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June 7, 2015 – Britain’s Bradley Wiggins smashed the UCI (International Cycling Union) hour record at the Lee Valley VeloPark in London on Sunday. Wiggins’s distance of 54.526 kilometers eclipsed the previous record of 52.937km set by fellow British rider Alex Dowsett in Manchester last month.
Wiggins’s distance of 54.526 kilometres eclipsed the previous record of 52.937km set by fellow British rider Alex Dowsett in Manchester last month. However, Wiggins’s ambitious target of 55km — which he had indicated beforehand might set a record that would stand for a generation — proved even beyond the British cycling great.
“I’m just glad it’s done,” Wiggins told Sky Sports. “That’s the closest to knowing what it’s like to have a baby. It was tortuous. You’re counting down the minutes. “We’ve been through a lot as a little team, my wife and kids know a lot about air pressure. “I always compare myself to the greats. I’m just glad to be in the company of those guys.
Just to get up there and do that takes a lot of courage. It’s tough.” He was roared on to the new mark by a packed crowd, that included Wiggins’s childhood hero and former hour record-holder Miguel Indurain, at what was the 2012 London Olympic Velodrome. Remarkably, world time-trial champion Wiggins still had the strength to lift his bike above his head after completing a punishing hour in the saddle.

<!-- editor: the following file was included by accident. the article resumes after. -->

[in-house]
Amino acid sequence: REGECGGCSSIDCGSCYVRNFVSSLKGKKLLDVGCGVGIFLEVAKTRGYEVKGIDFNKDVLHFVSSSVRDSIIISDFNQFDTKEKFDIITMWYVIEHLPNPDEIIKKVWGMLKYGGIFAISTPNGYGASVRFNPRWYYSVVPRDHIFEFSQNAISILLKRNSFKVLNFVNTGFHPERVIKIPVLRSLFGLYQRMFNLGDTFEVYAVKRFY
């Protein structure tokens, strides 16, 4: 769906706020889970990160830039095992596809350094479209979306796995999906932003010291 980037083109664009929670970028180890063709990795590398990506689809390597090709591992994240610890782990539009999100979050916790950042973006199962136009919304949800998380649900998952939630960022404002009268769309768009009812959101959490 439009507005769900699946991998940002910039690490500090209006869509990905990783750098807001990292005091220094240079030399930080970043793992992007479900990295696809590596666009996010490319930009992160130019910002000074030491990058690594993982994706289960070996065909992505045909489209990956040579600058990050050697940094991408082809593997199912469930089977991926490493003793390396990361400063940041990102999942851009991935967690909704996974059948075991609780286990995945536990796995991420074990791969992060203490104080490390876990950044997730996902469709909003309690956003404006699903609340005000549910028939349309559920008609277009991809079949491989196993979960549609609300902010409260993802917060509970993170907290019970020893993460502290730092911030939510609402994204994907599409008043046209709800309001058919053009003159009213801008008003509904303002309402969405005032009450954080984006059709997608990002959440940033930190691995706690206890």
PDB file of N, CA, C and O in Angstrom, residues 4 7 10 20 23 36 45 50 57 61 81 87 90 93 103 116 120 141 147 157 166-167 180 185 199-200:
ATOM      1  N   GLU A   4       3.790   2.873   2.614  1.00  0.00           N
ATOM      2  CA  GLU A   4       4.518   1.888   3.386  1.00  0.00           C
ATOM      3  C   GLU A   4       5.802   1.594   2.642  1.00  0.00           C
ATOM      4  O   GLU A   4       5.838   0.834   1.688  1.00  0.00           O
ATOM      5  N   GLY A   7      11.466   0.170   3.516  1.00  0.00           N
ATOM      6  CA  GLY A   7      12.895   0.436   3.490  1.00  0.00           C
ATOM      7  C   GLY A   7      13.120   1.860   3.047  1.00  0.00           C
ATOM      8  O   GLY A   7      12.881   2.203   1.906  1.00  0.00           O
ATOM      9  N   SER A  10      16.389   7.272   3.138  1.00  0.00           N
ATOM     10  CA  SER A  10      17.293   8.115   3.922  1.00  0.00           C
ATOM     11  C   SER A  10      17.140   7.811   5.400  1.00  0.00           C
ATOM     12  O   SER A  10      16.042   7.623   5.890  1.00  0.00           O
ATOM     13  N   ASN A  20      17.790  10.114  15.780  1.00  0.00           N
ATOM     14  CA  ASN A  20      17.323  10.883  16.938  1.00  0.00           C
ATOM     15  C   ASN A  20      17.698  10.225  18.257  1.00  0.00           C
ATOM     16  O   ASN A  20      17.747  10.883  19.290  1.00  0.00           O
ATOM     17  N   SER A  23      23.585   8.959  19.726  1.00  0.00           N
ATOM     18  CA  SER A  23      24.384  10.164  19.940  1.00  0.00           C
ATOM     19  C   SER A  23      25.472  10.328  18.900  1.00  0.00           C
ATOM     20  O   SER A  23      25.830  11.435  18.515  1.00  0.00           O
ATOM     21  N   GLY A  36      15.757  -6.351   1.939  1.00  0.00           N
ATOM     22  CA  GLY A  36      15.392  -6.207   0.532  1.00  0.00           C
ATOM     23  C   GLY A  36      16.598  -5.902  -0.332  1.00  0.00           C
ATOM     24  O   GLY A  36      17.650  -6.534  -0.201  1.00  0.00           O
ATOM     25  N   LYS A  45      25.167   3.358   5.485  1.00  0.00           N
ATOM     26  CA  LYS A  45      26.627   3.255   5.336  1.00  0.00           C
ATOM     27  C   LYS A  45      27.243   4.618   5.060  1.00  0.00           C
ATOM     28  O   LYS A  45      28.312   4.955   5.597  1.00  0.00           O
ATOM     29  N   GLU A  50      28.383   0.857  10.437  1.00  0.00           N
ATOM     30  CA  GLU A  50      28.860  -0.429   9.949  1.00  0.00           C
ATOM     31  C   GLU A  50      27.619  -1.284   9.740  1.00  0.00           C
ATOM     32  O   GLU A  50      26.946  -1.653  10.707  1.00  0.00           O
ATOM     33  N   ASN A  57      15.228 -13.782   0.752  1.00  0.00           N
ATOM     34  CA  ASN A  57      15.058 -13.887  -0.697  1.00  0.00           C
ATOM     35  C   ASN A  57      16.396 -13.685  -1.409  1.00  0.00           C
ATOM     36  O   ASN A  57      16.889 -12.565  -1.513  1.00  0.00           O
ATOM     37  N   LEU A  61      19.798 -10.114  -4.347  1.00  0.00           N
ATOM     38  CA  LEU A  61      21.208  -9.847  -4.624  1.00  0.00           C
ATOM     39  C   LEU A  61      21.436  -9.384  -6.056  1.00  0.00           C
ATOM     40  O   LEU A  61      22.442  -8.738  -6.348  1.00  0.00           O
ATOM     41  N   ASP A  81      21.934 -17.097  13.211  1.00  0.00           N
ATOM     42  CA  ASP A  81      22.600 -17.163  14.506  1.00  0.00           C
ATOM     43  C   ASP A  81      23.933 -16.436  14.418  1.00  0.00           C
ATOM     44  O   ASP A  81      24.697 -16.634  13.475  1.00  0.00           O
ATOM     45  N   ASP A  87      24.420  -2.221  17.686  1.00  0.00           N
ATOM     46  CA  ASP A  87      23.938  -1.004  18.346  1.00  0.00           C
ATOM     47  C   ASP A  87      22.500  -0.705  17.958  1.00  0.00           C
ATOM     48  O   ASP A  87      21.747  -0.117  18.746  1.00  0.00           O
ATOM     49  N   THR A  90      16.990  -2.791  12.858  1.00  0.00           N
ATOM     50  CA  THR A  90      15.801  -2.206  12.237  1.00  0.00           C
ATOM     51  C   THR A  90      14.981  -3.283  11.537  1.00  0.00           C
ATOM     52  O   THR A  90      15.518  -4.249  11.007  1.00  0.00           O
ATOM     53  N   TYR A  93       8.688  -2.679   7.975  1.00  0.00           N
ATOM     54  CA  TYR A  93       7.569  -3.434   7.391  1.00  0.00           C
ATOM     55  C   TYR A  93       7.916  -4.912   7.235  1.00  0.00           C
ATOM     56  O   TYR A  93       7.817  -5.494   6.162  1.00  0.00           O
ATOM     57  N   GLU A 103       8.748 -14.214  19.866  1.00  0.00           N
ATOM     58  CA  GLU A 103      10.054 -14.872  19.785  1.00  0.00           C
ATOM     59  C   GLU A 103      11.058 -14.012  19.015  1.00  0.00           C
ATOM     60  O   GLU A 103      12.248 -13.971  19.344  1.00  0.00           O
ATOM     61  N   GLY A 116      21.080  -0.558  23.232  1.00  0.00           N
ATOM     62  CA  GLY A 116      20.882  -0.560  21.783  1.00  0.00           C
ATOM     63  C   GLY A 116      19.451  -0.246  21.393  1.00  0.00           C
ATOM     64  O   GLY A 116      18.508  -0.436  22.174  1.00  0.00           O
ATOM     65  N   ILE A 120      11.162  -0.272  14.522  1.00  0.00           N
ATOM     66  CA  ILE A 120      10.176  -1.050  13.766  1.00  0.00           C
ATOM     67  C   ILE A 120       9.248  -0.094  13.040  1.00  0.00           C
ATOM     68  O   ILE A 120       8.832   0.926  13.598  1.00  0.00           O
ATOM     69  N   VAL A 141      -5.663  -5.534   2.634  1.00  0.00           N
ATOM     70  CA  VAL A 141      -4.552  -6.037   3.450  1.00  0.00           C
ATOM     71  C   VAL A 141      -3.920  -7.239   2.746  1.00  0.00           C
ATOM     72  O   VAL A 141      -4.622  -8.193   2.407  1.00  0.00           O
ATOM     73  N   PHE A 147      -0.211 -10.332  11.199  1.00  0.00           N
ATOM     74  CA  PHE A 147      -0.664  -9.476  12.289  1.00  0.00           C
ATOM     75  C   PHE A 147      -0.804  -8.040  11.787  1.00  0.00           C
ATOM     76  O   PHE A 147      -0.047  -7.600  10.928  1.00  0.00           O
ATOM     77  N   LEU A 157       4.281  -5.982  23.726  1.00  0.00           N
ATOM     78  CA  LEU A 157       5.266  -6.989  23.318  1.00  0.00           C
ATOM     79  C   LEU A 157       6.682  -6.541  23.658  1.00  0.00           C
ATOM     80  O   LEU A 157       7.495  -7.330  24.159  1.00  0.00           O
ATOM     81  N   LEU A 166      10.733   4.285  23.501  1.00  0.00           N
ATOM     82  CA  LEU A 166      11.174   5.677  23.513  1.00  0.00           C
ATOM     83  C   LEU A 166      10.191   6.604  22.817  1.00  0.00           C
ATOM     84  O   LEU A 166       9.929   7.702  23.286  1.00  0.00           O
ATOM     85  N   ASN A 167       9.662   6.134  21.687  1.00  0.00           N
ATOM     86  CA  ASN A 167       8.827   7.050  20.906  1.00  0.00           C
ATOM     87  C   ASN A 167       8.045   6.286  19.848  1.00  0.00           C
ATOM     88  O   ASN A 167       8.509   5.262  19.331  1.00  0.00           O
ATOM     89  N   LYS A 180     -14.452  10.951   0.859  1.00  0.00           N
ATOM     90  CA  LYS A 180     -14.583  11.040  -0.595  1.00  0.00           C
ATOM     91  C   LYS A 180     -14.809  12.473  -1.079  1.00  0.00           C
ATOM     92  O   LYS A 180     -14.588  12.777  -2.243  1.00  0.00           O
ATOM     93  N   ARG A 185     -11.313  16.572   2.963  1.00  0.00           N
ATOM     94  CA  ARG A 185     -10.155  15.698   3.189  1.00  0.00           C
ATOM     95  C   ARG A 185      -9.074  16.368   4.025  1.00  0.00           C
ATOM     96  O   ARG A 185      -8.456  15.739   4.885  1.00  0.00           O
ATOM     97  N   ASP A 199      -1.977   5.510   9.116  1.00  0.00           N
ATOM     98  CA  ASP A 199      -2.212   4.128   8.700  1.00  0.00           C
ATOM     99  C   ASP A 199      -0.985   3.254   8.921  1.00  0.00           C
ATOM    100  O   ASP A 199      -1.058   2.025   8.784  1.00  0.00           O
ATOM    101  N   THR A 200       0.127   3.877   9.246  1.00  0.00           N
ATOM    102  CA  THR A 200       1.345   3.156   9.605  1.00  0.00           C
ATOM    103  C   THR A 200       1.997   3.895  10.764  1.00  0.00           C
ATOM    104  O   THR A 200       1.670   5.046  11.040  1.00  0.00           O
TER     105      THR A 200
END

Since the UCI, cycling’s world governing body, unified the regulations surrounding the event last year, four riders have held the record: Germany’s Jens Voigt, Matthias Brandle of Switzerland, Australian Rohan Dennis and Dowsett. Wiggins, who had shaved off the beard he had grown since abandoning the sideburns he sported at the 2012 Olympics in a bid to make himself more streamlined, was quickly ahead of the pace set by Dowsett on May 2. He went through 100 laps at a speed of 54.612kph and broke Dowsett’s record with just under two minutes left.
By setting a new hour record, the 35-year-old Wiggins has added to a list of impressive achievements in a career that has seen him win four Olympic gold medals, as well as becoming the first British winner of the Tour de France — cycling’s most prestigious road race — in 2012. Wiggins has said next year’s Olympic Games in Rio is likely to mark his farewell to competitive cycling.